In Palmieri v. United States, -- F.Supp.3d --, No. CV 12-1403 (JDB) (D.D.C. Nov. 3, 2014), U.S. District Judge John D. Bates held that the plaintiff had no constitutional expectation of privacy with respect to social-media content that he had shared with on-line ‘friends.’ Accordingly, the court dismissed the plaintiff’s claim that his Fourth-Amendment rights had been violated when a ‘friend’ (who was also an individually named defendant) shared the plaintiff’s on-line postings and related content with his government-agency employer.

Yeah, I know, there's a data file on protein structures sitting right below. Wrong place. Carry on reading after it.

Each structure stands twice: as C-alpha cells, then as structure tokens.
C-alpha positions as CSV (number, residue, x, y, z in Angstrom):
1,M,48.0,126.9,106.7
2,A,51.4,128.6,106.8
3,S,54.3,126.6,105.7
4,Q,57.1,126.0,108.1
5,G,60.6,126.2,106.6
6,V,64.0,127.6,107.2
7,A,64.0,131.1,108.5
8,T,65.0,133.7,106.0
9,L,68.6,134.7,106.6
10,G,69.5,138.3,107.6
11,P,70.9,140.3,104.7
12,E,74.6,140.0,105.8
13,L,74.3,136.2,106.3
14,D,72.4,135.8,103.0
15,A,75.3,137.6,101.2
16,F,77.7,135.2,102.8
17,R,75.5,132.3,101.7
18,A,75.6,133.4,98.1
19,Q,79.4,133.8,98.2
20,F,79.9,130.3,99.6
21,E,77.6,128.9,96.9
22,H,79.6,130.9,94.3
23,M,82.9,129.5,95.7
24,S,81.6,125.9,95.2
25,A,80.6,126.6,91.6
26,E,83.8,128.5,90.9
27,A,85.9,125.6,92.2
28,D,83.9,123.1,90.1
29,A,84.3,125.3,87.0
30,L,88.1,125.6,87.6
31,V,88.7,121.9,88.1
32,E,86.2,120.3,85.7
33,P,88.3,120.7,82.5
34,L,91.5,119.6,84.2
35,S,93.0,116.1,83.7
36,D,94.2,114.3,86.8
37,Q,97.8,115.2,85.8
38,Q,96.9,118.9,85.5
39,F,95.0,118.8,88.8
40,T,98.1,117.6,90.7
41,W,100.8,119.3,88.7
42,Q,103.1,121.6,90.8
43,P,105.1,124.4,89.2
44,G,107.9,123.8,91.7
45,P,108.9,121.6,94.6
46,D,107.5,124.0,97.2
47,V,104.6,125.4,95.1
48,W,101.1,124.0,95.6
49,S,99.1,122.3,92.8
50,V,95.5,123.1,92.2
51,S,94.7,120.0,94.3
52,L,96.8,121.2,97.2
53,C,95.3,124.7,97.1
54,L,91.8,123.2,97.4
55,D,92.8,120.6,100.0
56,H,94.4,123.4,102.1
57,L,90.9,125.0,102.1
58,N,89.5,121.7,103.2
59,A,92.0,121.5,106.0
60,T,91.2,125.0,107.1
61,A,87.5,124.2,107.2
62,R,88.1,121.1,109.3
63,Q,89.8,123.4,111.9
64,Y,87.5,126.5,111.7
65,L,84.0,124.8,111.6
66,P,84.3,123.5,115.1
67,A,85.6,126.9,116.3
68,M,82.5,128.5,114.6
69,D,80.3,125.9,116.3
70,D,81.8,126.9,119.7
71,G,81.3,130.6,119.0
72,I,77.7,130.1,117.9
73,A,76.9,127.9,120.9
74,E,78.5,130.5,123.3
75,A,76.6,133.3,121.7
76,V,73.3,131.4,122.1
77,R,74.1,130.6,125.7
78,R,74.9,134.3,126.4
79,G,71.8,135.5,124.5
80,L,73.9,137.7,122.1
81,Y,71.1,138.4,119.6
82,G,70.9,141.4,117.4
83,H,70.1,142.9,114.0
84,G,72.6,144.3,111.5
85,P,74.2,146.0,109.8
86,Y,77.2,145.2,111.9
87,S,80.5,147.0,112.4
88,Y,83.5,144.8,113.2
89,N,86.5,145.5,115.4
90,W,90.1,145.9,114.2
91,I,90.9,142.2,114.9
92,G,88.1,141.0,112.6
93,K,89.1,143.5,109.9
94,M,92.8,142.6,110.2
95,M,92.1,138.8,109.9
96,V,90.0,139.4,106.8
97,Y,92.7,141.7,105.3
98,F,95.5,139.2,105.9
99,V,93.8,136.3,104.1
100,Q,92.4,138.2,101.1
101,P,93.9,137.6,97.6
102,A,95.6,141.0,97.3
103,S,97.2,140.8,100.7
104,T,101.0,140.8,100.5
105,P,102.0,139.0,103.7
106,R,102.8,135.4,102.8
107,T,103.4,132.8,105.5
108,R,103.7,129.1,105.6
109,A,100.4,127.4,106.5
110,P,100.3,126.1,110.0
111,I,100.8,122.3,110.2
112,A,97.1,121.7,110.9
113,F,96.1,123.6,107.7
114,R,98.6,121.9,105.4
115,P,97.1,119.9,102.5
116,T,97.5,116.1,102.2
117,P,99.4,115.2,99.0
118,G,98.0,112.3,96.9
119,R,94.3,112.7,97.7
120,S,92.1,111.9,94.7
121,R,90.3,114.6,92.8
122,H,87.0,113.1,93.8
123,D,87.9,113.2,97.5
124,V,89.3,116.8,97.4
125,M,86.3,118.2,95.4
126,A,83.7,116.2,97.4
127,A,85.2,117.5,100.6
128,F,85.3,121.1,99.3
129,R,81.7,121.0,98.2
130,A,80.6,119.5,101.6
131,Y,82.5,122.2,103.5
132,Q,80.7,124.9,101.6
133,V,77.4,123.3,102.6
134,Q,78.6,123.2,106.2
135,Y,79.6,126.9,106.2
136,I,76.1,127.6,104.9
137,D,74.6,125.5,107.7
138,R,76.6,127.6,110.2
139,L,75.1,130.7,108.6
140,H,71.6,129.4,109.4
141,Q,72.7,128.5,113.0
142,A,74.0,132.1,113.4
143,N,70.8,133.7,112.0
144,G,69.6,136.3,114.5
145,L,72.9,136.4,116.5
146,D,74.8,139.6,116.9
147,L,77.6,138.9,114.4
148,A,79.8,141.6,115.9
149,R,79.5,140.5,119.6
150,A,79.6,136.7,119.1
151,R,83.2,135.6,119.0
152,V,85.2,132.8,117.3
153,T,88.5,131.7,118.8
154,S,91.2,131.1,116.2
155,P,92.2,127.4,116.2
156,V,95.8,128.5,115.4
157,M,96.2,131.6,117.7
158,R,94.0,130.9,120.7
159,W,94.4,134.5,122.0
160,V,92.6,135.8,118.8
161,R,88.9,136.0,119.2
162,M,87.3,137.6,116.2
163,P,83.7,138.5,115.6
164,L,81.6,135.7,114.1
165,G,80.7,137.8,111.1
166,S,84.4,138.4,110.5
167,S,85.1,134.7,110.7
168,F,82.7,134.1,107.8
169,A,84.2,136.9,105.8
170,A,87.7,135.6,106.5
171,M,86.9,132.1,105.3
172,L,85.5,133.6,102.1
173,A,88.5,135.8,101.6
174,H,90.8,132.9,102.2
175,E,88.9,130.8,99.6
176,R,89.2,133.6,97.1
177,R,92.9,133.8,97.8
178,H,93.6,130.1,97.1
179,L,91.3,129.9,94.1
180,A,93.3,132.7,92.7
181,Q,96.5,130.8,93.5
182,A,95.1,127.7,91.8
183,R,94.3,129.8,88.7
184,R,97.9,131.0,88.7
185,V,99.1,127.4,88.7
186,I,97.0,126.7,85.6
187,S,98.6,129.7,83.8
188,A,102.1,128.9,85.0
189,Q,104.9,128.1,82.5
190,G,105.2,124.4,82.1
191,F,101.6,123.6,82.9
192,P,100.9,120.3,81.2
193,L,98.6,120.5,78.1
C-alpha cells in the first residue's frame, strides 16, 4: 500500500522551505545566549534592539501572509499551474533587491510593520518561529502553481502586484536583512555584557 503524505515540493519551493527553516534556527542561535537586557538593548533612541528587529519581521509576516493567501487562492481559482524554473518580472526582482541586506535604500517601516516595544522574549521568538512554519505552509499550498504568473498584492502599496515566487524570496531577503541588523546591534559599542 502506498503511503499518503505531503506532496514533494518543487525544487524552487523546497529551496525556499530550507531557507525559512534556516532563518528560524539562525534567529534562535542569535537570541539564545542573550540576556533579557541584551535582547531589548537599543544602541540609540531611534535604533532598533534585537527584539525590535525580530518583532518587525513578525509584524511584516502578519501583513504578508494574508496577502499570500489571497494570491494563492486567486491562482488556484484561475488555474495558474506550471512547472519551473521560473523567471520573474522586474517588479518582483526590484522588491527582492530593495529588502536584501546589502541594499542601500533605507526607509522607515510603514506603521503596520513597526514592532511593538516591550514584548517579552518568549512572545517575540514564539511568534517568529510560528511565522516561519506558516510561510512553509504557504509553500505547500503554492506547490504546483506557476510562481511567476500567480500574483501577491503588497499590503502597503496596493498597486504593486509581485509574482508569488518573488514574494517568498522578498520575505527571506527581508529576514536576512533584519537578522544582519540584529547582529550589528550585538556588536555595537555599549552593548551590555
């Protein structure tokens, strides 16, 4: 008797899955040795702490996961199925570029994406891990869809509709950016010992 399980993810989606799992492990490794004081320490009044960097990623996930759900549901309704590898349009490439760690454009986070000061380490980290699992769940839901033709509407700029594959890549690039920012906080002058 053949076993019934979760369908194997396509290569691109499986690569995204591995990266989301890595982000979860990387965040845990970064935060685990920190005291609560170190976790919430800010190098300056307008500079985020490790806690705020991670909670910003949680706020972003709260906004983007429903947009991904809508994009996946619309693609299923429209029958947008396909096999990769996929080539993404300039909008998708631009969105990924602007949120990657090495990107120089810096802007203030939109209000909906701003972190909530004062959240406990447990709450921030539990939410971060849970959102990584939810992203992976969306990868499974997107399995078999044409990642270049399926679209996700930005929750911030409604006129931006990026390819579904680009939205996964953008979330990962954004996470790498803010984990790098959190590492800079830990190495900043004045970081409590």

Judge Bates noted that the government had neither hacked the plaintiff’s Facebook account nor subpoenaed the information from Facebook. Rather, the government obtained the information from a co-defendant, who was part of the plaintiff’s social network on Facebook and thereby had access to this content. Judge Bates stated that an individual “generally has a reasonable expectation of privacy in the contents of his computer;” however, this expectation “may be extinguished” if and when the individual “disseminates [this] information to the public through a website,” or “voluntarily turns [it] over to third parties.” This, noted the court, remained true “even if the information is revealed on the assumption that it will be used only for a limited purpose and the confidence placed in the third party will not be betrayed.” Once given access to this information, the plaintiff’s Facebook ‘friends' were “free to use the information however they wanted—including sharing it with the Government.” Hence, a party may access an adverse party’s social-media content “through an individual who is a ‘friend’ without violating the Fourth Amendment.”